D. Gale Johnson
By William Harms
Eliakim Hastings Moore Distinguished Service Professor Emeritus in Economics
D. Gale Johnson, who will receive a Quantrell Award for Excellence in Undergraduate Teaching, has influenced the lives of many University students. In addition to this teaching award, which will be bestowed on Johnson today, he also was the 1998 recipient of a Norman Maclean Faculty Award. The Maclean award recognizes emeritus or senior faculty members who have made outstanding contributions to student life at Chicago.
A former Dean of the Division of the Social Sciences, Johnson also served as University Provost and has twice chaired the Department of Economics. Since his retirement, he has been the Director and Co-director of the Colleges program in economics.
Using lectures and discussions to teach his Chinese economy course, Johnson shares his firsthand knowledge of China with his College students. One of the nations leading experts on Chinas economy, Johnson has regularly visited there since 1980. In his course, he discusses Chinas progress following its departure from a classic model of planned economy to one that adopted some features of a market economy.
I try to integrate my observations in what we discuss so students can understand better the topics were covering, said Johnson, the Eliakim Hastings Moore Distinguished Service Professor Emeritus in Economics.
What Im trying to get across in the Chinese economy class is three main points: first, why the highly centralized and planned economy prior to 1980 was a failure; second, why the reforms that were instituted after 1980 have been so successful; and third, what problems still remain to be solved as there is a growing inequality between the various regions in the country and between urban and rural areas, he said.
Among the material Johnson weaves into the course are experiences he has had watching the Chinese transform their agricultural industry. As farmers were given more freedom in making decisions about planting and other issues, they also were able to produce more food. Similar changes in the manufacturing sector also have produced growth in the nations economy.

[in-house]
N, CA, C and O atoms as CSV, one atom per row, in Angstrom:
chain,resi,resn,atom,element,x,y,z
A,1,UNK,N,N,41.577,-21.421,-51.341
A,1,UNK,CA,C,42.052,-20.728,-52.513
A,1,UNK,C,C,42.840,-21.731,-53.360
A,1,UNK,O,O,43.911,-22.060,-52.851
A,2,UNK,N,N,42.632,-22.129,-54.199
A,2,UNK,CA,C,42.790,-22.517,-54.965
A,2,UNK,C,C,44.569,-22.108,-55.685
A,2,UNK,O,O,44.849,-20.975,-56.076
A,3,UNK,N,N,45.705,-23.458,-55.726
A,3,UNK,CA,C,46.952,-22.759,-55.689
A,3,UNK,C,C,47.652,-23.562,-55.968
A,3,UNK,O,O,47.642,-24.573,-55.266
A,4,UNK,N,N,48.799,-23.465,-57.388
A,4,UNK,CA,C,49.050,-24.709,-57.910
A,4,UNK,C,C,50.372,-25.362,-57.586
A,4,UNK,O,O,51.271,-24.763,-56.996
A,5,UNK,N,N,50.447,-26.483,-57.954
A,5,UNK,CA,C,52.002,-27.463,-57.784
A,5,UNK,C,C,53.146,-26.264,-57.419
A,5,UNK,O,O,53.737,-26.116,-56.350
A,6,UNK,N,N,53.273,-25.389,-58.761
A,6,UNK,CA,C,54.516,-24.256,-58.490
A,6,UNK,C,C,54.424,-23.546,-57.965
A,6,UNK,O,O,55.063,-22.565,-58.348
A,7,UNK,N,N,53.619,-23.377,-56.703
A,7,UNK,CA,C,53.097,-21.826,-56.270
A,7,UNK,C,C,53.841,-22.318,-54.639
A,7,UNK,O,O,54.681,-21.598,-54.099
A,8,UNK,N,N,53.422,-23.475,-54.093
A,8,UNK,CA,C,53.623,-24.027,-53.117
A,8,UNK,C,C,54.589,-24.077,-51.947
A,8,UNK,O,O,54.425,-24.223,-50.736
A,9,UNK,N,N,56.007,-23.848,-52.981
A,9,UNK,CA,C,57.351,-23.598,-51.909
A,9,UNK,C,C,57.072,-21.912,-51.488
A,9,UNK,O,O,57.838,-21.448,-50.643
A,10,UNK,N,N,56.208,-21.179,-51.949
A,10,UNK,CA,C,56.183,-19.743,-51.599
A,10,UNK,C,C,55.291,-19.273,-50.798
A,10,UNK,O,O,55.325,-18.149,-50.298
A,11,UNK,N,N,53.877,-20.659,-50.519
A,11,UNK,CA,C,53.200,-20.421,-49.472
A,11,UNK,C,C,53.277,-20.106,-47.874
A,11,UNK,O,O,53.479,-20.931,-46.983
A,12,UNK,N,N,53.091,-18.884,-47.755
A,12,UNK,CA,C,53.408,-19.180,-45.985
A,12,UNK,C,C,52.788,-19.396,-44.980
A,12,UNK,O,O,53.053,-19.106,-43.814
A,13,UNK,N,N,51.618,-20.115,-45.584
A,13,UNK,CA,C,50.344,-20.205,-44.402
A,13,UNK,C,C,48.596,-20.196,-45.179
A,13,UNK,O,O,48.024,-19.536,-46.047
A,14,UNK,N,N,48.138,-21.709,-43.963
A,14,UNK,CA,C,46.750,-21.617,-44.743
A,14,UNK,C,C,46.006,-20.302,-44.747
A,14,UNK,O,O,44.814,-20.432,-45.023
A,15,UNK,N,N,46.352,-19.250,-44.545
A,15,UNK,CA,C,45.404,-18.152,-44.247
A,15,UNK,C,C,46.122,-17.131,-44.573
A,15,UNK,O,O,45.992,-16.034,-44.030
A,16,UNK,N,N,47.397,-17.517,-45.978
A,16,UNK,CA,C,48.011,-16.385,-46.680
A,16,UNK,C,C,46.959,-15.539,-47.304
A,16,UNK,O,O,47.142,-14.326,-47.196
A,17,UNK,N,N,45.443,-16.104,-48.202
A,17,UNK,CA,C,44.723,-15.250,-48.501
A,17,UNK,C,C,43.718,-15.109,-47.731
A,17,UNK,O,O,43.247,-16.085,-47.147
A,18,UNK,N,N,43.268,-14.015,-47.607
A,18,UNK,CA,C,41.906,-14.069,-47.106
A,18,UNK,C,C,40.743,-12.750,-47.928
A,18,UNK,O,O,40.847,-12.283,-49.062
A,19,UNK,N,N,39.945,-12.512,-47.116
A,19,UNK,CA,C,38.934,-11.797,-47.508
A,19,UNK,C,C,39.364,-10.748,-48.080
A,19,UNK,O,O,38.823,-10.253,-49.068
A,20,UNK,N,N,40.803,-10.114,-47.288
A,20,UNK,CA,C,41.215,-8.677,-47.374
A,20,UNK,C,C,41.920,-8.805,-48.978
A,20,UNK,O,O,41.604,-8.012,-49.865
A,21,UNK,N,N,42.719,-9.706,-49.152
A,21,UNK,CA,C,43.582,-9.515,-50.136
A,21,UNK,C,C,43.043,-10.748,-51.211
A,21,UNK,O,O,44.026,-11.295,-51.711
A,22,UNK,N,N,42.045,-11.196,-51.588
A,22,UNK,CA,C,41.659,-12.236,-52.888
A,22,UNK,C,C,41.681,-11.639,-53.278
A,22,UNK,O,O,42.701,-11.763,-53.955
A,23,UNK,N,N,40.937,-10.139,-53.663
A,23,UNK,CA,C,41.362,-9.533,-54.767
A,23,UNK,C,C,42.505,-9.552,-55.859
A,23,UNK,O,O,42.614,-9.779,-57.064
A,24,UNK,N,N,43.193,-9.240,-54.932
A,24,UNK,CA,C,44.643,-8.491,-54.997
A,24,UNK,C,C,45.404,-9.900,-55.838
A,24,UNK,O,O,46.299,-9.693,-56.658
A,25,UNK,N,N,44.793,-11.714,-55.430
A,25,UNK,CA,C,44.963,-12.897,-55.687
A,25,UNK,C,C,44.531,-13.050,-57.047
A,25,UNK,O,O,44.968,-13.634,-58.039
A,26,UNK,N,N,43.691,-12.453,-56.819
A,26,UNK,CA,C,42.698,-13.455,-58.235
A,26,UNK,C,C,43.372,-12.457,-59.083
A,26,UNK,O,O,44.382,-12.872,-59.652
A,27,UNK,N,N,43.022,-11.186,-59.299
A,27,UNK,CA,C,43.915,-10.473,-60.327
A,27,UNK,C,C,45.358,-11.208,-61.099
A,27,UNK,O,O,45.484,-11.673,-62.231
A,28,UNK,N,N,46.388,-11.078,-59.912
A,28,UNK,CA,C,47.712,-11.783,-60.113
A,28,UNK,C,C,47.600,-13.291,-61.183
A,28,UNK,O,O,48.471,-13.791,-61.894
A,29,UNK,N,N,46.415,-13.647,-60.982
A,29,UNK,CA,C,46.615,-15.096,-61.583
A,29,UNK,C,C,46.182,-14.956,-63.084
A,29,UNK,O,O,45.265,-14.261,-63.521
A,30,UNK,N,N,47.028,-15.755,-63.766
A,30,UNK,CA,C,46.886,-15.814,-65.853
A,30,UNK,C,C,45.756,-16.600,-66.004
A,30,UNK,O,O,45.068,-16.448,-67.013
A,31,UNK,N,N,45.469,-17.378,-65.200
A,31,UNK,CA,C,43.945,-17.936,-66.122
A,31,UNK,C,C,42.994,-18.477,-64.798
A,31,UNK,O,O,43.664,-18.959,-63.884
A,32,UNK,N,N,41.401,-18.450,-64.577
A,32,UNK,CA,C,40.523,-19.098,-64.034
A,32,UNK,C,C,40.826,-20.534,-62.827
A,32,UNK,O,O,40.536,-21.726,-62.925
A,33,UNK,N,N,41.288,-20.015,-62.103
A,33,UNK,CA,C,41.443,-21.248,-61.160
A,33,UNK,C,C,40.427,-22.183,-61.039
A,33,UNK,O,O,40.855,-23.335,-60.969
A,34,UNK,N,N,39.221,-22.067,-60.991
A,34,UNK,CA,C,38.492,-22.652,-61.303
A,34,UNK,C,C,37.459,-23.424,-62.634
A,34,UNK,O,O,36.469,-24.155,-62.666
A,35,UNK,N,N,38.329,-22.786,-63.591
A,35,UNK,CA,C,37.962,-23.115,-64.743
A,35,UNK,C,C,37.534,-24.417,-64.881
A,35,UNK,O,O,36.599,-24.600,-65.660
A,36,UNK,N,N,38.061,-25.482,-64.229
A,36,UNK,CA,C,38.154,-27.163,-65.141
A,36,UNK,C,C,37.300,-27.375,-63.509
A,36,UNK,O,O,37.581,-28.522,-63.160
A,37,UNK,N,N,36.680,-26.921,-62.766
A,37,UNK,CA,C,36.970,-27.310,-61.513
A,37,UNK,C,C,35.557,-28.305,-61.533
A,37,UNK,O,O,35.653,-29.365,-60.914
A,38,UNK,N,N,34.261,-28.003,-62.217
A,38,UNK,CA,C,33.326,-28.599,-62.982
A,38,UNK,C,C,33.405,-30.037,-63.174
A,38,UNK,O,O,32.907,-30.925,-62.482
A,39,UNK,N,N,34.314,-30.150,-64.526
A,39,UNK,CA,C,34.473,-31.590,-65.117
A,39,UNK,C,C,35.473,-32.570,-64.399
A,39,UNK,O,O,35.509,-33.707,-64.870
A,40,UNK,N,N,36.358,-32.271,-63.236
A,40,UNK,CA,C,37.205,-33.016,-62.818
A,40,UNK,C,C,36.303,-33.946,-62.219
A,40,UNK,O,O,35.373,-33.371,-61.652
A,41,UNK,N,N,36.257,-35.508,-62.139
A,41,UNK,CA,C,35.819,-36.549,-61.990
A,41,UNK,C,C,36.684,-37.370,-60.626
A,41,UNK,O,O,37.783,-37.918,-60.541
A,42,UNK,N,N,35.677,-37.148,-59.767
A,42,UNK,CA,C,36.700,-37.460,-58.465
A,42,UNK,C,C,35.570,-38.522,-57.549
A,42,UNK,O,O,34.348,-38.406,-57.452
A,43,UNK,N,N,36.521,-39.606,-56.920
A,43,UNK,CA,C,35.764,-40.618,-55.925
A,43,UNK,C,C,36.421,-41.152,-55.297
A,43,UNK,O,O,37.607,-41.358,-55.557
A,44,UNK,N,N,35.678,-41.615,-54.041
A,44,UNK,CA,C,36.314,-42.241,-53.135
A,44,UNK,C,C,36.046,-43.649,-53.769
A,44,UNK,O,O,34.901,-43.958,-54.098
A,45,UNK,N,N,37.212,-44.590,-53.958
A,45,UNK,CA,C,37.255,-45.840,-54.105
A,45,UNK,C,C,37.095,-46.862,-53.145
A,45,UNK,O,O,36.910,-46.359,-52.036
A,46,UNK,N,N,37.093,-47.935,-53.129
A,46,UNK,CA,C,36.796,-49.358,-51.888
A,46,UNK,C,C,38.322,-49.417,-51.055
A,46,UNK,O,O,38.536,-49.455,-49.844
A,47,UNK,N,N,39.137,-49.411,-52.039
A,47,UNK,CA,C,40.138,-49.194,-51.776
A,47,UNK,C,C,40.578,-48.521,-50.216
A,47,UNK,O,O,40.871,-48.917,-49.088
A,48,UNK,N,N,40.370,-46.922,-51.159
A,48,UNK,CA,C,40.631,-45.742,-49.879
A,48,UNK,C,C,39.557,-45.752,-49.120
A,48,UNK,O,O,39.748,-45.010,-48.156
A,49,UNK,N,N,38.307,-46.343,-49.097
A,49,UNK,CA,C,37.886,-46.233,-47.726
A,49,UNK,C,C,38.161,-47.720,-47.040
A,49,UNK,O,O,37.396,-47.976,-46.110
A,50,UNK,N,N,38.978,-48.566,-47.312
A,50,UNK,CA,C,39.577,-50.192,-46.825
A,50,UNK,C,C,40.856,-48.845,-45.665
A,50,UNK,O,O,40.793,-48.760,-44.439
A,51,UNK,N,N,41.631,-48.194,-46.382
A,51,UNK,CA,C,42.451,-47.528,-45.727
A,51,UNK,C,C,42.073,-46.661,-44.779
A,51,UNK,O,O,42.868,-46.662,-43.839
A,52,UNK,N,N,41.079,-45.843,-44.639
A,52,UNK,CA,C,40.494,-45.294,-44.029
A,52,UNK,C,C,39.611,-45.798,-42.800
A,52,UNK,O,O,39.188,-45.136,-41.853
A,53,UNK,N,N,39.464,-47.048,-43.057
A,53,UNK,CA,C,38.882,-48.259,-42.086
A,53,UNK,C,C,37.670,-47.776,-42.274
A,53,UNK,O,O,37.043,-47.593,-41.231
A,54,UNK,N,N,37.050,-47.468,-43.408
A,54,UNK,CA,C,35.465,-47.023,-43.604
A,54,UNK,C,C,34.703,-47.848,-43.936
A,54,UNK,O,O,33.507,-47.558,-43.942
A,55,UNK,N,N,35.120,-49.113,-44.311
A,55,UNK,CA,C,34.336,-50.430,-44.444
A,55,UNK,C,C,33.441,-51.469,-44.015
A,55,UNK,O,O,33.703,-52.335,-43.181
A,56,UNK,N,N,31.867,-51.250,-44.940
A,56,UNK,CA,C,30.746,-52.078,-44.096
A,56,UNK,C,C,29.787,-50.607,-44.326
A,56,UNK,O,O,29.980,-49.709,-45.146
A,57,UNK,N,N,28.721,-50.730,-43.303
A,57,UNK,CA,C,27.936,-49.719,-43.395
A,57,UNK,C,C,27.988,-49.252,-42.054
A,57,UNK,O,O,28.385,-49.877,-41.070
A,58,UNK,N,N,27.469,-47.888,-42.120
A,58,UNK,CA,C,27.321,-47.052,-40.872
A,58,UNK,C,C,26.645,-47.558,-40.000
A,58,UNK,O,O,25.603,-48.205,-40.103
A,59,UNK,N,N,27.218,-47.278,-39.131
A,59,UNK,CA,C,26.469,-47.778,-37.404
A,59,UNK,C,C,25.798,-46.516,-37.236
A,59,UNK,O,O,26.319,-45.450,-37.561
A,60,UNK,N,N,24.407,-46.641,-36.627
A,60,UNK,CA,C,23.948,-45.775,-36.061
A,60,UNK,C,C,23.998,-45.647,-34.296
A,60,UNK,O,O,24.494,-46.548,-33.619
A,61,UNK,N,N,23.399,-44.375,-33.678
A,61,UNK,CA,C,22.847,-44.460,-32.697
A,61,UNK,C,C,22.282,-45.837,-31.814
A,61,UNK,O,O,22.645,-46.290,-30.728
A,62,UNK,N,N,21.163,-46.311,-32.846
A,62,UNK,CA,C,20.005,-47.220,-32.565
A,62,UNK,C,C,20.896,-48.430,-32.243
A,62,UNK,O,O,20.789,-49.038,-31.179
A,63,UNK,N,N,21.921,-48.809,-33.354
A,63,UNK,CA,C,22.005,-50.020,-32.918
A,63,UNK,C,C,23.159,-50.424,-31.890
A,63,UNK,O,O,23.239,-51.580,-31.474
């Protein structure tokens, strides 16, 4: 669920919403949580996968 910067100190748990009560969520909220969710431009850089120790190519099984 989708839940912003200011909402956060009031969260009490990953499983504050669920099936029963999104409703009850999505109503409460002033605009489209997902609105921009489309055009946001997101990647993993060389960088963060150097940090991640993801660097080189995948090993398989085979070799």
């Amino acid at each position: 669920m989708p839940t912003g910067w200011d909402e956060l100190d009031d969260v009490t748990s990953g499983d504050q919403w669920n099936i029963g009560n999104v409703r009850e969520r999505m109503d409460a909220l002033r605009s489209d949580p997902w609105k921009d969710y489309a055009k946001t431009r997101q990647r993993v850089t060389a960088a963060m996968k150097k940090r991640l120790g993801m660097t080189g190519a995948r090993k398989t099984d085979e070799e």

One of the things I tell my students about is a visit I made to an area where apparently the first experiment was done to do away with the collective farming system in 1978, Johnson said. About a dozen farmers who had been part of a commune divided up the land into family parcels and worked the land on that basis. Production went up 50 percent.
I also mention in class that in the Beijing Historical Museum, there is a document signed by these farmers saying they would take care of the children of their leader if he were arrested or sentenced to death as a result of their action. The document is signed in blood, with the farmers pricking their fingers and putting a thumb print on the agreement, Johnson said.
The textbook the students study is based on work performed by one of Johnsons former students, Justin Yifu Lin (Ph.D., 86), The China Miracle. Lin is a professor of economics at Peking University.
Ted Schultz and I met him on our first trip to China in 1980, Johnson said. Schultz, a colleague on the faculty and a Nobel Prize-winning economist, was in China with Johnson to study the countrys agriculture and other aspects of its economy, and Lin was their interpreter.
Johnson also teaches College students in an honors economics workshop for which students prepare a paper that is reviewed and rewritten throughout the year. He teaches the course with Allen Sanderson, Senior Lecturer in Economics.
What I enjoy about the honors course, and also my other class, is what I enjoy about teaching College students. I just like getting to know these students, said Johnson. I hear from them after theyve left, and thats something I find satisfying.
The goal of the honors course is to challenge students in their research and writing. We expect them to write an article that is nearly of the quality of a published journal article.
They can pick any subject they want, but what I try to do is help them settle on something that is doable, something they can actually tackle and cover well, he said. We expect them to have work that is well-researched, well-written and has a fresh, original perspective.
During the weekly class sessions, Johnson and Sanderson listen to student presentations and offer ideas of ways in which the projects might be improved. Each paper goes through five to six drafts as it works its way through the discussions. economics workshop for which students prepare a paper that is reviewed and rewritten throughout the year. He teaches the course with Allen Sanderson, Senior Lecturer in Economics.
What I like is the observations the students themselves make of other students work. It shows that they also learn from one another, he said.